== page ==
This is an unusual book. First, it contains not one single project of its architect/author’s. Second, in its measured way, it addresses some of the most burning issues of our time.
Rahul Mehrotra’s Architecture in India since 1990 opens with 1990 because this is when his generation, which was just coming into its own, witnessed the devolution of the last remnants of responsibility for planning from government agencies dating from the post-independence Nehru Era to speculative profit-driven private interests, in other words to an unfettered, globalised free market, what he calls “impatient capital.”
As the book amply illustrates, the effect of the post-1990s liberalized economy has been disastrous for India. Antilla, the most expensive home in the world commissioned by India’s richest man, is just the most extreme case in point. Designed by Perkins + Will for Mukesh Ambani, it is 27 stories high, cost $1 billion, employs a staff of 600, and is equipped with a ballroom lit with chandeliers of solid gold, a 50-seat theater, nine cocktail lounges, three helicopter pads, and six underground floors of parking. To quote Mehrotra, it is “symbolic of the rising capitalism gripping cities like Mumbai through such disruptive interventions within the existing fabric. Out of scale, out of proportion, this single-family house epitomizes the crassness of capital expressing itself on the landscape, unmindful of the context.” Indeed, Antilla also provides a commanding view of Mumbai’s slums, home to 60 percent of the city’s population, and has been universally vilified as the ultimate monument to inequality.
The main complaint of the book is that India has become a landscape of “global ‘storm troopers’ in a laissez-faire formation,” whose purpose as architects is limited to representing “the power of capital and its universalizing symbolism, serving as iconic beacons for investments in new terrains, reassuring external investment and capital that it is safe to ‘land’ here.” The book takes on the resulting “global follies” in the form of countless shopping malls, IT parks, gated employment enclaves, gated communities, and luxury hotels by local and foreign architects alike. It decries among many others, Zaha Hadid’s“parametric” IT park in Mumbay for its inefficient responses to the real parameters of climate, light, and airflows, as well as for its “dogmatic use of energy-unfriendly materials like metal and glass cladding, which make it uneconomical and unsustainable.” Of Robert Stern’s and HOK’s gated New Urbanism suburban developments he points out that they have densities too low to imagine in the urban context so typical of India and that they necessarily form entities that “secede from the city and no longer rely on the formal or informal urban systems for services.” Meanwhile, most incomprehensibly of all perhaps, agricultural land, once protected, has been deregulated, bulldozed and turned over for disastrous Indian developer-driven projects.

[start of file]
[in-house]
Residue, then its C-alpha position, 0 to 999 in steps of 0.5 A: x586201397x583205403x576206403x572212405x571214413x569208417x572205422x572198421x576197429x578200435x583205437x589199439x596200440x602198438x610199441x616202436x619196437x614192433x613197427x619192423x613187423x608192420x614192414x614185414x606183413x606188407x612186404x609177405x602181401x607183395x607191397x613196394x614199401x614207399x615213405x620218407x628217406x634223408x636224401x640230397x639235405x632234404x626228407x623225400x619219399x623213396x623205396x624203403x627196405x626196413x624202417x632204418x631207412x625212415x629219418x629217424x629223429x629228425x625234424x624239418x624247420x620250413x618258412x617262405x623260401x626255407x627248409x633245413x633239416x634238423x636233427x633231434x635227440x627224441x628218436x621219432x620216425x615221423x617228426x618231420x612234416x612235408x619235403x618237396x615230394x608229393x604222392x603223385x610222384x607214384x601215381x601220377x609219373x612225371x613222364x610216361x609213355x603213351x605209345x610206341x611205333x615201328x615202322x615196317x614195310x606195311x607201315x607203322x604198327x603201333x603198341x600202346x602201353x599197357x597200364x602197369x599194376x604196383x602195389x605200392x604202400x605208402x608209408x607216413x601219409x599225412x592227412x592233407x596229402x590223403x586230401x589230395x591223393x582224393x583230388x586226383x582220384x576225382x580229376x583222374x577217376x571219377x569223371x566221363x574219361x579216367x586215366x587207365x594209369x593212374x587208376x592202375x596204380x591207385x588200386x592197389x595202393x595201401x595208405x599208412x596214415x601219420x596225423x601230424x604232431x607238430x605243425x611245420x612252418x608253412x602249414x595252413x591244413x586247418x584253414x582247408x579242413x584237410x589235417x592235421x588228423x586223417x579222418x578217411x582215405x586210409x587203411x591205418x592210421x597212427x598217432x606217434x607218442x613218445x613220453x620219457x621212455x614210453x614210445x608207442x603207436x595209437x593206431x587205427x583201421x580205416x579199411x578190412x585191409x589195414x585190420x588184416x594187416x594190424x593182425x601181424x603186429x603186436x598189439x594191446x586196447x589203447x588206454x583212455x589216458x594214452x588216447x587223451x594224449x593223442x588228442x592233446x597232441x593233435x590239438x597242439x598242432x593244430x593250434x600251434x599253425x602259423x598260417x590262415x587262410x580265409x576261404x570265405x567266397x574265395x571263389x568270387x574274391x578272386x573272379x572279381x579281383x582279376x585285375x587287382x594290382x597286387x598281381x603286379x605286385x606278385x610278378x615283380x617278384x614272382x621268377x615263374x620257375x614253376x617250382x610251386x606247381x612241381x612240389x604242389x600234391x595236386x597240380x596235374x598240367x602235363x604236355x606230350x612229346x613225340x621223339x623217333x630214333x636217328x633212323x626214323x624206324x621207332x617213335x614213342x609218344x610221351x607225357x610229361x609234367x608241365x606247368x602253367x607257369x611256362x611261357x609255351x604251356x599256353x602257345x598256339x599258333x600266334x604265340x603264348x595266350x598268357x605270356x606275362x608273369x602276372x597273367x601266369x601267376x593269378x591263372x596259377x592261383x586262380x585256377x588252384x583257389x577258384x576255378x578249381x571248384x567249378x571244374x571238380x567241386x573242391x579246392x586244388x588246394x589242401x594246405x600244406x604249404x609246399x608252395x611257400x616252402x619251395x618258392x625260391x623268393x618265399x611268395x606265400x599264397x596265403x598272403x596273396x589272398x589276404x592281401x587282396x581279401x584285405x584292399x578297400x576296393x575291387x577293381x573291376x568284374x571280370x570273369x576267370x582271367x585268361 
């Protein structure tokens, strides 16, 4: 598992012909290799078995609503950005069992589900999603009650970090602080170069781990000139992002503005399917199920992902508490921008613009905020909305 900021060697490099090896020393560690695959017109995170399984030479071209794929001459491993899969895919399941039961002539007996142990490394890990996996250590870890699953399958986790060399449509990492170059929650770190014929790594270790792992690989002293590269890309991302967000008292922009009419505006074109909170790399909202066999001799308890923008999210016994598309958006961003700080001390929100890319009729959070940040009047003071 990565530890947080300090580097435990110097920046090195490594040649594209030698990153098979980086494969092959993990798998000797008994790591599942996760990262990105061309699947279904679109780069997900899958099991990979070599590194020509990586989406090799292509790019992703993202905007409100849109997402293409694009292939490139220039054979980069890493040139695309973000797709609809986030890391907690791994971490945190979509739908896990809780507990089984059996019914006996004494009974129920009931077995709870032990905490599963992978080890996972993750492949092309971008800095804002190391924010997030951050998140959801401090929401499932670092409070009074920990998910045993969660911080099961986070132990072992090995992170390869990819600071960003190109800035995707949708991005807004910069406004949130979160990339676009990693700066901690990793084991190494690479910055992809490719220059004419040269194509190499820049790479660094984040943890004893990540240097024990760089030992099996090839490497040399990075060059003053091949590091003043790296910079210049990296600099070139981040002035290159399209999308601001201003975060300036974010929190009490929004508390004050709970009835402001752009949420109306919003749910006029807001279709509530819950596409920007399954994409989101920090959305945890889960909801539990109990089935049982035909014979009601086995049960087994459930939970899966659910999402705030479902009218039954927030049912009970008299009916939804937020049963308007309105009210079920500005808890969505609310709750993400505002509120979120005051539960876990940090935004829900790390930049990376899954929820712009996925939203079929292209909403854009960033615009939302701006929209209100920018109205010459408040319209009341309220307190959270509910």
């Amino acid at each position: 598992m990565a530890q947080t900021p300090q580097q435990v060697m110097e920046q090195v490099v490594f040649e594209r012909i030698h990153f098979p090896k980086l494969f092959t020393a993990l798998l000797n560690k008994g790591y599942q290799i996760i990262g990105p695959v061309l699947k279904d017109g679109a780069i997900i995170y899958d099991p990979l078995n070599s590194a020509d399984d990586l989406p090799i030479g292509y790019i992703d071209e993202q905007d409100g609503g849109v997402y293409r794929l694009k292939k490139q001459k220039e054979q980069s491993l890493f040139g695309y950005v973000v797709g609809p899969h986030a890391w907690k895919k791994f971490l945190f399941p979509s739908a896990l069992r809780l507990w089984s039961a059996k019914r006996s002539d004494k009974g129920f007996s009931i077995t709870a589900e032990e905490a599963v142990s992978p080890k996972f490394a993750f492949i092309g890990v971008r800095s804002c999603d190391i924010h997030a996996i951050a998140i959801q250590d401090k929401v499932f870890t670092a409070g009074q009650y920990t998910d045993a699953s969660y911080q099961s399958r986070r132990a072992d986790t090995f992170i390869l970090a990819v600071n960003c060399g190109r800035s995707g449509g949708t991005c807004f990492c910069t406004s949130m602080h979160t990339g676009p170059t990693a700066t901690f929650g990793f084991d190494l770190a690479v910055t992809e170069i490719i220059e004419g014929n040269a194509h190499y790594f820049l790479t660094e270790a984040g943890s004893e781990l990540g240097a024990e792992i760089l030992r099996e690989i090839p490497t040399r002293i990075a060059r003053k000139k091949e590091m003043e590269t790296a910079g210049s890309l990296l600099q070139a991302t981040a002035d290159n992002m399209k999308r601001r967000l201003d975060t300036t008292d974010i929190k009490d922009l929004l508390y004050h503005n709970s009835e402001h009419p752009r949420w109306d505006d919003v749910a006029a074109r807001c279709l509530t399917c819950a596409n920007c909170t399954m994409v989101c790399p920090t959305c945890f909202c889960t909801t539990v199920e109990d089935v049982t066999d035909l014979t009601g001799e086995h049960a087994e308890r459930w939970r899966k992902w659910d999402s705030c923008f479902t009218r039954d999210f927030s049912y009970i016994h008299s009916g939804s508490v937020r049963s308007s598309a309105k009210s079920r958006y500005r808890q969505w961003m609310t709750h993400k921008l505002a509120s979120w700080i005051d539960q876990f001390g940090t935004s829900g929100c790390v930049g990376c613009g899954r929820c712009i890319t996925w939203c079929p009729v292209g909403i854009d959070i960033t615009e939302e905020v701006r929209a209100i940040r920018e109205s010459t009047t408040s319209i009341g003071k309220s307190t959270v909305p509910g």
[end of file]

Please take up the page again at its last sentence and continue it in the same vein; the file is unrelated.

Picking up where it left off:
The first part of the book is counterbalanced by a series of buildings that Mehrotra sees as the alternative. In a nutshell, they are critical regionalist. What makes them so is that they “do not reject modernism but rather the new form of internationalism perpetuated by the corporate practices.” In fact, critical regionalism means seeing the importance of modernism as a mechanism for viewing tradition afresh. Its mandate agenda and aspirations are regional. He proceeds to give a history of India’s great regionalist tradition, starting with Antonin Raymond’s Golconda Ashram, and extending to the masterpieces of Charles Correa, Joseph Stein, Laurie Baker, Balkrishmna Doshi, Raj Rewal, and Christopher Benninger. He then presents the heirs of this tradition, the current generation, which in his view has deftly managed to turn the flow of global capital to India’s advantage, such as Studio Mumbai, Sameep Pador & Associates, Mahew and Ghosh, Vinu Daniel, and Anagram Architects. Of particular interest is the South Asian Human Rights Center by Anagram with its sustainable, exposed brickwork lattice-pattern. The book’s most eye-popping surprise is a selection of multi-cultural contemporary mosques, temples, ashrams, stupas, religious architecture, like the amazing temporary walkways floating on pneumatic pontoons zigzagging cross the Ganges for the feast of Kumbh Mela.
Architectural practice and education needs to be rethought, away from the tendencies in evidence since the 1990s that have helped to cause dire economic, social, and environmental damage on a global scale. With this book, Rahul Mehrotra, the Chair of Harvard GSD’s Urban Planning and Design department, has set up a platform for one of the key debates of our time. Can individual architectural interventions make up for a lack of planning? Can the devolution of planning to private interests be anything but ecologically, socially, and economically deleterious? Is there anything to be learned from a comparative approach, bringing in examples of successful planning today? These are pressing issues that are pertinent to a critical regionalist approach not only to India, but to the entire world, including North America.